Q. What is the difference between a coil heater and a cable heater?
While coil heaters and cable heaters look much the same on the outside, there are important performance differences on the inside. The "Coil" in coil heater refers to a spiraled resistance wire inside the coil heater, compared to a straight resistance wire on a cable heater. The spiraled wire allows a higher watt density to be carried on the surface of the heater. In most nozzle heating applications, performance improvement is obtained by removing heat from the center and compensating for heat loss at the head and tip of the nozzle. By carrying more watt density, a coil heater allows engineers to focus more heat where there is heat loss and reduce the rise in temperature in the center. This reduces cycle time, improves quality and extends the range of plastics that can be run on a hot runner system.
Q. Why are Nexthermal "Pressed in Brass" Coil Heaters better than Cast in Brass Coil heaters?
Cast in Brass heaters have long been the standard for higher temperature nozzle heating applications. Pressed in Brass heaters have the benefits of Cast in Brass Heaters and eliminate profile and durability issues that can result from the casting process. Nexthermal Pressed in Brass heaters utilize a machined brass body with a precisely defined heater path. We press the heater in from the same position at the tip, creating a highly repeatable path from heater to heater. Cast in Brass coil heaters are wound first, positioned in a mold and then have molten brass poured on them. Heater windings have been known to shift in the direction of the pour-which creates variability from heater to heater. Further, in some cases, molten brass temperatures can cause a galvanic reaction at the thermocouple junction-shortening heater life. Nexthermal developed the "Pressed in Brass" heater specifically to address thermocouple life. Our customers have also found that pressed in brass heaters heat up about 8% faster due to reduced air pockets in the machined brass. When OEM programs are in place, "Pressed in Brass" coil heater lead times are often 50-70% shorter than cast in brass heaters.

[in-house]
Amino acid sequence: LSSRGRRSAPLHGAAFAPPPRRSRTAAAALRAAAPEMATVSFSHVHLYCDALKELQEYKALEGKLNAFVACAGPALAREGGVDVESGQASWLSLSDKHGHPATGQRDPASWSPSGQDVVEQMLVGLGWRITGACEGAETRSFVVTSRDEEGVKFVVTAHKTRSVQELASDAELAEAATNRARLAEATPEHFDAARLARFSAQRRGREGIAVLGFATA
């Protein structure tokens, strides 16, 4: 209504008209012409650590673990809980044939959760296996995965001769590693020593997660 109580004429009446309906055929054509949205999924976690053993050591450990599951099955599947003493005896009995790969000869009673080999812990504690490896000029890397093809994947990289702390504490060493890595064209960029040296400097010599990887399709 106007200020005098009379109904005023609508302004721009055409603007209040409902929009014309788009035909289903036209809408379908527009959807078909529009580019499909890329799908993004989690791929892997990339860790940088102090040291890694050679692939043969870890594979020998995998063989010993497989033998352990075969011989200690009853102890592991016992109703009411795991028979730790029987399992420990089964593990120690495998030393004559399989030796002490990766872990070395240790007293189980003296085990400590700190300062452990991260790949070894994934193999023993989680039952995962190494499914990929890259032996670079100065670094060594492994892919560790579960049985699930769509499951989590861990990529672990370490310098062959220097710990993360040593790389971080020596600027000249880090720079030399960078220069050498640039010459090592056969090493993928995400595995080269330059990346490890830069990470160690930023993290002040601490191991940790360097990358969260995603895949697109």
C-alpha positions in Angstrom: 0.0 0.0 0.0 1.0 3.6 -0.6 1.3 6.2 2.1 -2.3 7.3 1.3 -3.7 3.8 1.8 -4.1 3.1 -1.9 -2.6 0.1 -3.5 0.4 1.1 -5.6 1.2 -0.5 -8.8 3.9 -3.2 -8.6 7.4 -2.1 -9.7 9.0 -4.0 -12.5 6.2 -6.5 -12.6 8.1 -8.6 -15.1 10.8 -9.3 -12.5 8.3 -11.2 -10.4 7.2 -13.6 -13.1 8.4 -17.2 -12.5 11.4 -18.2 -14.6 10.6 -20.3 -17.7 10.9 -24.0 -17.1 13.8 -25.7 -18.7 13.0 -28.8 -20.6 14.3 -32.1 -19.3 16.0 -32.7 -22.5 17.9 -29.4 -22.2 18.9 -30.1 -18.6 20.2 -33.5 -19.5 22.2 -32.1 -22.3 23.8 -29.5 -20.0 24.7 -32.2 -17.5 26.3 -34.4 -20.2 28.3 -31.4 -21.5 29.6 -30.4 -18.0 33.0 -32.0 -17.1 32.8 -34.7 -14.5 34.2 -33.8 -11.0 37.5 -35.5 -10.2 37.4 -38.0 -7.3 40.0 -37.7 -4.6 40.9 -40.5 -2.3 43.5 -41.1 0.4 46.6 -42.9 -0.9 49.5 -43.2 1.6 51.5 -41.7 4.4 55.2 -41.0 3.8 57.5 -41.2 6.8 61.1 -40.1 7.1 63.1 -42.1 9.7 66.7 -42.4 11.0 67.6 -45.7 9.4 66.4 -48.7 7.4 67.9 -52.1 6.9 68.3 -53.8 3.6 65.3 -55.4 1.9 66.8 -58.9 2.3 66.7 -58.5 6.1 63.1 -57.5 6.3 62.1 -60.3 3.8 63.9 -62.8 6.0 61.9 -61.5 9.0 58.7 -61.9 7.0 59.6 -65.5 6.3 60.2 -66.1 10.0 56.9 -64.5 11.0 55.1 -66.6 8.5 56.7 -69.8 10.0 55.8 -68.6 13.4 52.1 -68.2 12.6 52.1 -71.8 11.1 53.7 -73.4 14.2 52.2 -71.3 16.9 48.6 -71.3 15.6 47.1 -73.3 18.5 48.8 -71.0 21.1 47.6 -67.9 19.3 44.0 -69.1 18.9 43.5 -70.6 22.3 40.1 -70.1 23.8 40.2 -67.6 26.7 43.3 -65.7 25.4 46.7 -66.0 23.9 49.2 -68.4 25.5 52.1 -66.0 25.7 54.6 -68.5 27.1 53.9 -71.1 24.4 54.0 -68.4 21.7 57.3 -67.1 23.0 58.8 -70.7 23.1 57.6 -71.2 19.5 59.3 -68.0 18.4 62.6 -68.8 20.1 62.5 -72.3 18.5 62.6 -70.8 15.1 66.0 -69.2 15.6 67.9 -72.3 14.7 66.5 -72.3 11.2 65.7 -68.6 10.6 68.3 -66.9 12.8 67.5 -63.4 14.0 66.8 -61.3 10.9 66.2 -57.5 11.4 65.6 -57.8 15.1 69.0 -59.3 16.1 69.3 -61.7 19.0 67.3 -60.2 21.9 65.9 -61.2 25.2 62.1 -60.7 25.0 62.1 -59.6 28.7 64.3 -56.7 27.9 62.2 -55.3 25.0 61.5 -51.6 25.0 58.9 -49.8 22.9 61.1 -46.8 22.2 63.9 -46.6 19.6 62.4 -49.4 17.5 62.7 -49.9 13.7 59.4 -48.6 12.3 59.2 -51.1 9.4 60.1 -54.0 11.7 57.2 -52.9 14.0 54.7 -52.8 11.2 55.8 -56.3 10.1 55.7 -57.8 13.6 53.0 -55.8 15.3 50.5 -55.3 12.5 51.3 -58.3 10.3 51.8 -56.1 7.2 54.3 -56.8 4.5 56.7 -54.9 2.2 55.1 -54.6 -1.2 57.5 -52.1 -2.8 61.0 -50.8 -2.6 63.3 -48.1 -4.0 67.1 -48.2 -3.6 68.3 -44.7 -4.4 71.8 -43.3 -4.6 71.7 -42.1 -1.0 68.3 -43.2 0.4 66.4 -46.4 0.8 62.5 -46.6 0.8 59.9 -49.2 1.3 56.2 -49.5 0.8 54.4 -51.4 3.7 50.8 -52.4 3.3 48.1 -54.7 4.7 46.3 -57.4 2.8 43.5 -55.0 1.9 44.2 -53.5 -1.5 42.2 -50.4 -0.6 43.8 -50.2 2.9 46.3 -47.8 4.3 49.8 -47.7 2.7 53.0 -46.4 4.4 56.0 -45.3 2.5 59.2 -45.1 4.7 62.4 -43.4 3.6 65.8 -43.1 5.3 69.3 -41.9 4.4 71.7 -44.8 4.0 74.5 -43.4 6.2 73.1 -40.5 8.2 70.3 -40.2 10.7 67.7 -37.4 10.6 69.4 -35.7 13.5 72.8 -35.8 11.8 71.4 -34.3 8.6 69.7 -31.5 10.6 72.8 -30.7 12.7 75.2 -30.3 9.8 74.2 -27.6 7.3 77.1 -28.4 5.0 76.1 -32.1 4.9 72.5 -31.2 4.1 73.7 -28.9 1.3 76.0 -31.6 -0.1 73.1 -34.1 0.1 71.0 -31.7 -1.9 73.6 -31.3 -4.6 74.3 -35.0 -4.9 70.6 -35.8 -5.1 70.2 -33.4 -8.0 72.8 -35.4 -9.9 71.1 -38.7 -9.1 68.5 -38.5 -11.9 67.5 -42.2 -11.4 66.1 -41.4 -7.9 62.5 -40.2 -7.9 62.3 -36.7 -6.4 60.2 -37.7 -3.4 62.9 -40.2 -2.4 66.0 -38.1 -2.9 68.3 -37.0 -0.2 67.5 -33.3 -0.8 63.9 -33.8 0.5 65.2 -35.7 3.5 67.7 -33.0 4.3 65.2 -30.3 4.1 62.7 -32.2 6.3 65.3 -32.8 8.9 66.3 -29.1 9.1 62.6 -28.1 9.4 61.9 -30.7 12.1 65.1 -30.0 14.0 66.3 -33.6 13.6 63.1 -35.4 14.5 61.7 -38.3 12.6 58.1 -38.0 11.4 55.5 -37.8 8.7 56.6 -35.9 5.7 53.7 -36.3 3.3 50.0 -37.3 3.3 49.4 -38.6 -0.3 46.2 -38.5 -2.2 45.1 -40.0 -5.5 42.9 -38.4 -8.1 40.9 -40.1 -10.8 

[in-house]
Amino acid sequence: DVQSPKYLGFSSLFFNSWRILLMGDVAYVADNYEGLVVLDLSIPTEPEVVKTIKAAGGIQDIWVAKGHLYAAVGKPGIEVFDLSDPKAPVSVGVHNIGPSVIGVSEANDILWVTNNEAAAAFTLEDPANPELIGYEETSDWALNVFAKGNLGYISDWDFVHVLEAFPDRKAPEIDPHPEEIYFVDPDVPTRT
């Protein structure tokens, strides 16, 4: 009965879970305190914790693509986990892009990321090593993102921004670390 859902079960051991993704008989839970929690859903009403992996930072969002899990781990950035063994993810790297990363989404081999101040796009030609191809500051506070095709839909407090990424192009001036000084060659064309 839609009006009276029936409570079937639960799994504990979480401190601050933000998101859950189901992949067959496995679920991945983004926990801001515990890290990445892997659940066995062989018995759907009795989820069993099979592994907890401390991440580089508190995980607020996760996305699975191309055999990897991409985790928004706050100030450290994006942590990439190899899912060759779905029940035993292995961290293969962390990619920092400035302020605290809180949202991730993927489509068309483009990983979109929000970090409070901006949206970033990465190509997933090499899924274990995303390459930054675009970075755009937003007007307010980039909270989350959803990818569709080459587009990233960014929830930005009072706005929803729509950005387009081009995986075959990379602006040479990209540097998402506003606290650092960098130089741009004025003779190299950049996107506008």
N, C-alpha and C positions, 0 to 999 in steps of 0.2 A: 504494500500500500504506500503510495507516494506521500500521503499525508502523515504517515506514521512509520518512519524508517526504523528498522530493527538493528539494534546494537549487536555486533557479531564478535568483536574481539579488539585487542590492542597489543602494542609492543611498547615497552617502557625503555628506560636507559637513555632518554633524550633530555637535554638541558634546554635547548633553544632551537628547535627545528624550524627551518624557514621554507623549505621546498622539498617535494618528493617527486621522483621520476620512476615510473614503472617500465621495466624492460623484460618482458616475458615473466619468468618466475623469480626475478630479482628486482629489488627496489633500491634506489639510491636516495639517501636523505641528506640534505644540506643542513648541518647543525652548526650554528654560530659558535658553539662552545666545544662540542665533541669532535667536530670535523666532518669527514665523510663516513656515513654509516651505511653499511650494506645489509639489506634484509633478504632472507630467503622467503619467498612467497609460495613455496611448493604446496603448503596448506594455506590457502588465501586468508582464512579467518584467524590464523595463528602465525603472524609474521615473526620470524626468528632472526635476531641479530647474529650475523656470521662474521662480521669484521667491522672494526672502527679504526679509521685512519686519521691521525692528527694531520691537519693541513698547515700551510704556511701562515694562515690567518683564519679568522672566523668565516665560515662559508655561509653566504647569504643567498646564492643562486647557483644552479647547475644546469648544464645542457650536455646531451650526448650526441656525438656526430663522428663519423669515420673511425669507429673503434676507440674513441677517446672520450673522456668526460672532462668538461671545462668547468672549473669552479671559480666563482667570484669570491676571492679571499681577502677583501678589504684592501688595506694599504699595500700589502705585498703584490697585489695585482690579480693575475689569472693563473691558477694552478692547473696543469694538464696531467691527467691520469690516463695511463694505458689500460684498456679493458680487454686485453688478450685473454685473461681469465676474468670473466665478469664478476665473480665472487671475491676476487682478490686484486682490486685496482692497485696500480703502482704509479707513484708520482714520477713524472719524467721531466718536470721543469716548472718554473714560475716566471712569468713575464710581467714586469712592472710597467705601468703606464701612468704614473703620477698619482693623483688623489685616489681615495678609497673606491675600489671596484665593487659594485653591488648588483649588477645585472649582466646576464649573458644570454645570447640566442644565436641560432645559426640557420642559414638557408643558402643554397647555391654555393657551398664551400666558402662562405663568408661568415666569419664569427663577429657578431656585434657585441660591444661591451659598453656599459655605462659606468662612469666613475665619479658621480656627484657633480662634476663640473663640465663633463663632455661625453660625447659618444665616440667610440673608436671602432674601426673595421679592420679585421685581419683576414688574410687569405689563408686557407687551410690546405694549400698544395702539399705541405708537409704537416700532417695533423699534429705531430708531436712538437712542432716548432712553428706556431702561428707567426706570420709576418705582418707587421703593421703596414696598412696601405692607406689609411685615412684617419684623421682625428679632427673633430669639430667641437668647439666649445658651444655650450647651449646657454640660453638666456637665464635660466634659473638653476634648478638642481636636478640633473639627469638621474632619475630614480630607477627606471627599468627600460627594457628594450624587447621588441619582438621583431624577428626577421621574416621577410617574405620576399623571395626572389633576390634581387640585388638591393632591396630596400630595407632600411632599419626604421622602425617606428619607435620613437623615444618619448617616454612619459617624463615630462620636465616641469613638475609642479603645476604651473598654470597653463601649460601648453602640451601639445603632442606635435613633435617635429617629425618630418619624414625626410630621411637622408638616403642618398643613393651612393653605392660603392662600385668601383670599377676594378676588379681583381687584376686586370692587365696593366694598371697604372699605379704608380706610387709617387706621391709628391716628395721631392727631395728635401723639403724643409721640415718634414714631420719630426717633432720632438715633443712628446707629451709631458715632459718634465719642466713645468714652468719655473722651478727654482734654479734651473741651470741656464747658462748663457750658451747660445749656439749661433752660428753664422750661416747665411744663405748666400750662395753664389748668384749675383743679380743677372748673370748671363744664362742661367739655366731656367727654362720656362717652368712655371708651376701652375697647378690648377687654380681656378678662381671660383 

Q. Can I buy a straight coil heater and wind it around the tool myself?
It can be done, but we do not recommend this for several reasons. First, the coil heater should actually be undersized or smaller diameter than the tool. Then it should be twisted on to remain very tight. Finally, when we wind the coil heaters to the required diameter they are pressed to that to help eliminate some of the spring effect.
Q. What is the difference between a "pressed" on sheath and a "pushed" on sheath?
A pressed on sheath is brazed to the heater and sized to a slip fit tolerance. A pushed on sheath is essentially a slip on cover for the coil heater. Nexthermal recommends a pressed on sheath for best performance, thermal transfer and energy efficiency.
Q. Why are there so many different coil heater profiles? What is the advantage of one versus the other?
The range of profiles can be confusing at times. The options of height for coil heaters is important to ensure sufficient clearance of the net OD of the heater compared to the bore ID for nozzle performance. As a rule the wider a heater, the more watt density can be applied per linear inch. Narrower widths allow for higher precision of distributing wattage across the nozzle body. As manifold designs increasingly call for closer drops, the mini coil has emerged as a “small space claim” alternative to help designers meet objectives. Round coil heaters, the original nozzle heaters, are now primarily used for form in groove applications.
Q. What is the maximum length that you can get a coil heater?
Mini coil heaters have a maximum straight length of 112.2", coil heaters have a maximum straight length of 86.6".
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